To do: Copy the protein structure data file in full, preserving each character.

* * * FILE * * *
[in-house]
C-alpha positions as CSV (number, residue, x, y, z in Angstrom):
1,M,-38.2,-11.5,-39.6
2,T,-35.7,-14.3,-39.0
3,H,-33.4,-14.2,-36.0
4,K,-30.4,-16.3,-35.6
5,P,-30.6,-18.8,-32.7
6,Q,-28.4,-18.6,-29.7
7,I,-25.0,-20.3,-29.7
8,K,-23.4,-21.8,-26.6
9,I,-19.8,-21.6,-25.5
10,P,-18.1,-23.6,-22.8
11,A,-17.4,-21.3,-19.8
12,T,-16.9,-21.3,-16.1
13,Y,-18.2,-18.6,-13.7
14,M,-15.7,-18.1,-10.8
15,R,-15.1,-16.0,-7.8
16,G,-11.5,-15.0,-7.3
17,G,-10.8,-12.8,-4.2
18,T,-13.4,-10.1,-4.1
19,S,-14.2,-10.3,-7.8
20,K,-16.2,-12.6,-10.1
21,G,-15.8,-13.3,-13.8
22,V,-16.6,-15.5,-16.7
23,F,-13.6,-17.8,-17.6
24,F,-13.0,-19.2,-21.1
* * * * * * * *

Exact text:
[in-house]
C-alpha positions as CSV (number, residue, x, y, z in Angstrom):
1,M,-38.2,-11.5,-39.6
2,T,-35.7,-14.3,-39.0
3,H,-33.4,-14.2,-36.0
4,K,-30.4,-16.3,-35.6
5,P,-30.6,-18.8,-32.7
6,Q,-28.4,-18.6,-29.7
7,I,-25.0,-20.3,-29.7
8,K,-23.4,-21.8,-26.6
9,I,-19.8,-21.6,-25.5
10,P,-18.1,-23.6,-22.8
11,A,-17.4,-21.3,-19.8
12,T,-16.9,-21.3,-16.1
13,Y,-18.2,-18.6,-13.7
14,M,-15.7,-18.1,-10.8
15,R,-15.1,-16.0,-7.8
16,G,-11.5,-15.0,-7.3
17,G,-10.8,-12.8,-4.2
18,T,-13.4,-10.1,-4.1
19,S,-14.2,-10.3,-7.8
20,K,-16.2,-12.6,-10.1
21,G,-15.8,-13.3,-13.8
22,V,-16.6,-15.5,-16.7
23,F,-13.6,-17.8,-17.6
24,F,-13.0,-19.2,-21.1